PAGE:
FORT MYERS, Fla. — A well-known civil attorney is weighing in on the Chauvin trial.
Joe North's firm occasionally represents people in civil action involving local law enforcement agencies.
Here's the transcript of WFTX's interview with him. It's been lightly edited for brevity and clarity.
WFTX: What's your gut instinct about where you see things (in the Chauvin trial) right now?
JOE NORTH: If I was the prosecuting attorney, I would argue to the jury that all they have to do is believe their eyes. Because the video we have all seen does not have any particular agenda. So just believe what the video shows. And, sure enough, as I was watching some of the closing arguments, the prosecutor, he made that argument. We're probably going to see a guilty verdict because the video in my opinion is damning.
WFX: Do you think (the jury) being exposed to the video so much might actually open the possibility (of a conviction on lesser charges or acquittal) for the defense?
JOE NORTH/ATTORNEY: That's part of the thinking on the part of the defense because during the defense's closing argument today. They showed the video over and over again. So I think that's a part of the strategy. But that video is so overwhelming, I don't think anyone can ever get numb to it.
WFTX: What kinds of things do you hear (in the local community about this case?)
JOE NORTH/ATTORNEY: What I hear is...if we don't have a guilty verdict, it's almost like telling law enforcement that you can do whatever you want to black people - to black men. Because you're not going to be held accountable. And that would be a horrible message to send. And that's what I'm hearing in the community. That if there's not a guilty verdict, that people will be left feeling hopeless. That the country really is not for us.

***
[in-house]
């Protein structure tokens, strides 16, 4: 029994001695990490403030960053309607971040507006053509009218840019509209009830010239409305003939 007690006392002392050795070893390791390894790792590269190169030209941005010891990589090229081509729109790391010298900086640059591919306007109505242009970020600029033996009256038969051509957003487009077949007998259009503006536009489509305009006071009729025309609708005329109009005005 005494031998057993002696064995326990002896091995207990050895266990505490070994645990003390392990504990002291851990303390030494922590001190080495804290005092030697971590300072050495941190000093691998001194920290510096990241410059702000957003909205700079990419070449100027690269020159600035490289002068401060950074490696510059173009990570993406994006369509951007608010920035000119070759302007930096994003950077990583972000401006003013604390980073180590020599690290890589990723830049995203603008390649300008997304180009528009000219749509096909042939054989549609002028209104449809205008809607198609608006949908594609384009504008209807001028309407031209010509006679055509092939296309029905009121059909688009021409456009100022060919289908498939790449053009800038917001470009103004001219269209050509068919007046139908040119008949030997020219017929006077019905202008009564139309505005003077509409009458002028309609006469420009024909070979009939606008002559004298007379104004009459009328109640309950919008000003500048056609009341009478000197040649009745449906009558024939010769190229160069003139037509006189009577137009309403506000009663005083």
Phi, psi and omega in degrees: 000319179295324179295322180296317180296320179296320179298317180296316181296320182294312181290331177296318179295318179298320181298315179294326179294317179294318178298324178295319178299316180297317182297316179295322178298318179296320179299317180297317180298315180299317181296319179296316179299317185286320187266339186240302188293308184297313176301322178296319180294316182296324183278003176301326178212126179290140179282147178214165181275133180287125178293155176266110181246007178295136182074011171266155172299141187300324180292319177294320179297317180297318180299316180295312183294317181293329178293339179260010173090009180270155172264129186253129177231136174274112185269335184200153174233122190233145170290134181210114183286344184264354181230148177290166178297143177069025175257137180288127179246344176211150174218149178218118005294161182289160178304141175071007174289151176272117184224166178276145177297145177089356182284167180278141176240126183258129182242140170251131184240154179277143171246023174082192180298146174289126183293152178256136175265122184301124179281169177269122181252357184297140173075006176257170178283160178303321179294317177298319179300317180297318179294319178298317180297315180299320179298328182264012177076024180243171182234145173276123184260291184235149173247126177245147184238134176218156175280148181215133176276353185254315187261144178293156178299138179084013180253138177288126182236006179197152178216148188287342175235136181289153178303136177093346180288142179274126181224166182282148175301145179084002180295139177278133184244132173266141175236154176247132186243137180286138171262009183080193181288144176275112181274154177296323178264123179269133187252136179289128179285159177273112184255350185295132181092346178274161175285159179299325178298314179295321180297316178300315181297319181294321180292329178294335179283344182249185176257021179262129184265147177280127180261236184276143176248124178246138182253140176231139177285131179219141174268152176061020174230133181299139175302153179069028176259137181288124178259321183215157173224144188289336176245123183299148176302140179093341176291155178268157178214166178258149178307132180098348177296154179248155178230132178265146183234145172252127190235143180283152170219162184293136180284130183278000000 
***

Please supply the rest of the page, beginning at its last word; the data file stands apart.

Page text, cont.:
WFTX: We do know that the Fort Myers Police Department has a tortured history with the Black community. And that's played out in different ways. There's been a new chief in recent years and calls for reform. What do you think a case like this (the Chauvin trial,) that feels like geographically far away in Minnesota, could do with what's happening in our community going forward?
JOE NORTH/ATTORNEY: Well, I think everyone has to admit we need police reform. Not that we're saying we're going to do away with the police because we absolutely need the police. But there are things that can be done in terms of better training, sensitivity to issues, and people that can make it better for our entire community. When there is a bad officer, we need to make sure that the officer is held accountable and civilly. Right now, they enjoyed this qualified immunity where they commit these bad acts and not be held accountable. And that needs to change, because when you know you know you can be held accountable for something, then your actions are different.
WFTX: When you hear people talk about "Blue Lives Matter," and that sort of language, what do you think is going on there?
JOE NORTH/ATTORNEY: Blue lives absolutely matter. But this is how I look at it: if there's somebody's house is on fire, say a black man's house is fire, all the attention needs to be put on putting that fire out. It's not that the white man who lives next door - that his house is of less value. Or that the police officer whose house is on the cul de sac, that his house is of less value. It's just that their homes are not on fire right now. In this country, it's the Black man's house that's on fire. And that's the reason there's such an emphasis on Black Lives Matter. Because that's where we really have to focus, to bring up everybody together. So all lives matter, no doubt about it. But right now, everyone should be focused on making sure we've got equal justice for Black people in the streets and in the courtroom.